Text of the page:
Figure 7. The effect of bacterial challenge on the expression level of four peptidoglycan recognition protein genes in fat body of symbiotic (GF BacSup and CR) and aposymbiotic (GF) RPW larvae. The transcript of PGRP-LB (A), PGRP-LC (B), PGRP-LE (C), and PGRP-S1 (D) are evaluated by RT-qPCR in fat body 6 h post-infection with Serratia marcescens or PBS as control. One-way ANOVA was conducted to evaluate the statistical differences across the groups using Tukey’s HSD post hoc multiple comparison. Uppercase letters indicate the statistical differences of control groups, whereas the lowercase letters represent bacterial infection across the different groups. “∗” presents the significance within each cohort (t-test: ns, P > 0.05, P < 0.05, ∗∗P < 0.01, ∗∗∗P < 0.001). Error bars represent the standard deviation of four independent replicates.
Figure 8. The effect of bacterial challenge on the expression level of Relish in the fat body of symbiotic (GF BacSup and CR) and aposymbiotic (GF) RPW larvae. Uppercase and lowercase letters indicate the statistical differences across control and bacteria challenge groups, respectively. “∗” presents the significance within each cohort (t-test: ∗P < 0.05, ∗∗P < 0.01). Error bars represent the standard deviation of four independent replicates.
Figure 9. The effect of bacterial challenge on the expression level of antimicrobial peptide genes in fat body of symbiotic (GF BacSup and CKR) and aposymbiotic (GF) RPW larvae. Uppercase and lowercase letters indicate the statistical differences across control and bacteria challenge groups, respectively. “∗” presents the significance within each cohort (t-test: ns, P > 0.05, ∗P < 0.05, ∗∗P < 0.01, ∗∗∗P < 0.001). Error bars represent the standard deviation of four independent replicates. The data was log10 transformed to meet the normality assumptions. The transcript copies of Defensin (A), Coleoptericin (B), Attacin (C) and Cecropin (D) were determined by RT-qPCR.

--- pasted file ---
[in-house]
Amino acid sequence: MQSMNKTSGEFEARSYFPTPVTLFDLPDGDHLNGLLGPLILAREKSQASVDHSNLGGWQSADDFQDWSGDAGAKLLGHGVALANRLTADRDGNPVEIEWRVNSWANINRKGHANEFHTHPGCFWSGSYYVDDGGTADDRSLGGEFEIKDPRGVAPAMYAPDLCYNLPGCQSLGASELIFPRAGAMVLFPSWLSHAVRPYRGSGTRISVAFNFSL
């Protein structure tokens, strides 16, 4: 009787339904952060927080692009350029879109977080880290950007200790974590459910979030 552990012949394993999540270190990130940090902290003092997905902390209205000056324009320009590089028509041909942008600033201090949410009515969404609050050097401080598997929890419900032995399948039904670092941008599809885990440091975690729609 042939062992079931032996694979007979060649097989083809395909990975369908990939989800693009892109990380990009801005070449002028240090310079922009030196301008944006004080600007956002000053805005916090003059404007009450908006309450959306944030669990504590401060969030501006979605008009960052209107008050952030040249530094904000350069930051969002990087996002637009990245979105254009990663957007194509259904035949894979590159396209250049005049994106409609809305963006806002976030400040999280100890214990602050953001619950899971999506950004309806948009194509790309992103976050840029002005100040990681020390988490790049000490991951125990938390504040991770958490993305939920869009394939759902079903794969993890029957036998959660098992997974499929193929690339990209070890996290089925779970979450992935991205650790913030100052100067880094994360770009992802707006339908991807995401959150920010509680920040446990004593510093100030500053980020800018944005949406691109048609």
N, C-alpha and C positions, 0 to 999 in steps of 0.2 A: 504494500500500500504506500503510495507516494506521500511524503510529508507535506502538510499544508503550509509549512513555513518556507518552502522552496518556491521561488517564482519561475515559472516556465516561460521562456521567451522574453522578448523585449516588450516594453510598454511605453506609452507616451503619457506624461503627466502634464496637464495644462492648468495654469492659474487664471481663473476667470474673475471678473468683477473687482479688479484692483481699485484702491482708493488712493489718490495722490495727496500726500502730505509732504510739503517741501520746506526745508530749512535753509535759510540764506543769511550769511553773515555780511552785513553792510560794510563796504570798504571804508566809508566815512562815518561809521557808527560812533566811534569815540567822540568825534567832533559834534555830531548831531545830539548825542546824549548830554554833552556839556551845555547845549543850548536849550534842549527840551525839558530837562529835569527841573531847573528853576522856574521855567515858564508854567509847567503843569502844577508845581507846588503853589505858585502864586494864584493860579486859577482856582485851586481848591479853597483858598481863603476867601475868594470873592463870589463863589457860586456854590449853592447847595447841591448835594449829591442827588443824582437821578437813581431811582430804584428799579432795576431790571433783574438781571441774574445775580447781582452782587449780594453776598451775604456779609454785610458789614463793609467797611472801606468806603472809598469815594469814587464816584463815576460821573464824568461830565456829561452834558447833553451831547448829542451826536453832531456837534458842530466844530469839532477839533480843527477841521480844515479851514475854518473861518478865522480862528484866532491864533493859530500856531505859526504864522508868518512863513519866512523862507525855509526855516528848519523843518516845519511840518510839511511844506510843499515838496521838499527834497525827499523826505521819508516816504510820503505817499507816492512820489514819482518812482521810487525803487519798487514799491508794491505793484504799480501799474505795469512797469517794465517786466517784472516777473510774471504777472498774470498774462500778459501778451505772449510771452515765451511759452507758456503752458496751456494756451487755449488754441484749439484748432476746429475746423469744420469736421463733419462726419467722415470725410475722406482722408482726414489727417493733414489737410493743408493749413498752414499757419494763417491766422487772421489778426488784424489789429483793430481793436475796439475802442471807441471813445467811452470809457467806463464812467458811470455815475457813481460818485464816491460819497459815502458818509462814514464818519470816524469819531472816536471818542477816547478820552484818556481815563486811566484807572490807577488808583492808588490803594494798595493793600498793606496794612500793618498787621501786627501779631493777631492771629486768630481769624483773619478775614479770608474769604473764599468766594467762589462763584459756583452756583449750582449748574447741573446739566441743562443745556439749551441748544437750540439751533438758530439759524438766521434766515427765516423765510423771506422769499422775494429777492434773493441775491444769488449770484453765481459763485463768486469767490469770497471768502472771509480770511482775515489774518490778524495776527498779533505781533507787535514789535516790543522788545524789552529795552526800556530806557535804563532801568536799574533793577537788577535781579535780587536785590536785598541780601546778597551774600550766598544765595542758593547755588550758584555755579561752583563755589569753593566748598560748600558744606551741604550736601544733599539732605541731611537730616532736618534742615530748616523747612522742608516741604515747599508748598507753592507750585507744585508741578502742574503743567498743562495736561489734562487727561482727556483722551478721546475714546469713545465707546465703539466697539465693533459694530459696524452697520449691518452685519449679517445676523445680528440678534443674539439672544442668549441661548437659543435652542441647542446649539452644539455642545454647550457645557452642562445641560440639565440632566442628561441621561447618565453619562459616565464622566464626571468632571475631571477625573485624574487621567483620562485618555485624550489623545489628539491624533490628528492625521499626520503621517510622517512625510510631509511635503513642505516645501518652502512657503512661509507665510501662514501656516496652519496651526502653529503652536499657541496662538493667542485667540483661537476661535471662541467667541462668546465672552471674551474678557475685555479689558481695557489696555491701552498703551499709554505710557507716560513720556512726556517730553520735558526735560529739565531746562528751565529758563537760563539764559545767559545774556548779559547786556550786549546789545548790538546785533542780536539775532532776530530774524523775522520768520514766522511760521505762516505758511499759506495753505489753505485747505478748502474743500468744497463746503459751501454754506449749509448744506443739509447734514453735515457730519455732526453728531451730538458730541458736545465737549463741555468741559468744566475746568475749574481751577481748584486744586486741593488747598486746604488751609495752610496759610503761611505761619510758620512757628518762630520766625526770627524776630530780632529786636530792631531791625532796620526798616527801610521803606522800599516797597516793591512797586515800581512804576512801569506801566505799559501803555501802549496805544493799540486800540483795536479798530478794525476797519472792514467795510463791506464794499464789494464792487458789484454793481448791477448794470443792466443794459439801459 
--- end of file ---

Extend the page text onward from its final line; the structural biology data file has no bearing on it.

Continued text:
It has been previously demonstrated that RPW harbors a complex gut microbiota which is involved in the nutrition metabolism (Muhammad et al., 2017; Prosper et al., 2019). We have also verified that the immune system of this pest play the pivotal role in maintaining and modulating the homeostasis of gut commensal microbiota (Dawadi et al., 2018; Xiao et al., 2019). However, the impact of gut microbiota on the immunity of this pest remains elusive. In the present study, it has been determined that the deprival of intestinal microbiota drastically impaired the pathogen clearance and survival ability of RPW larvae after being challenged by E. coli and S. marcescens, respectively. Furthermore, RNA sequencing and RT-qPCR analysis verified that the presence of gut microbiota strongly upregulated the immunity-related genes of RPW larvae, containing pathogen recognition receptors, nuclear factor κB Relish and antimicrobial peptides, as compared to GF ones. These findings provide the experimental evidence to support that colonization of gut commensal microbiota has the stimulatory effects on the immune system of RPW larvae and enhance the immunocompetence of host. Several studies have revealed that gut microbiome can inhibit the development of Plasmodium and other human pathogens in mosquito by upregulating some important immune genes such as cecropins, defensin, and gambicin (Gonzalez-Ceron et al., 2003; Cirimotich et al., 2011; Ricci et al., 2012). Interestingly, Futo et al. (2016) observed that T. castaneum larvae, with significantly lowered microbial load, exhibited decreased survival upon secondary challenge of Bacillus thuringiensis, indicating that gut microbiota plays a crucial role in oral immune priming. Recently, it has been shown that the immune system of honey bee Apis mellifera can be stimulated by its native gut microbiota (Kwong et al., 2017). Specifically, Frischella perrara, a gut bacterium of honey bee, has been verified to cause a strong immune activation and influence gut immunity and homeostasis in the pylorus (Emery et al., 2017). Therefore, our findings, being consistent with these previous reports, highlight that gut commensal bacteria are essential for the development and maintenance of a healthy immune system in insects.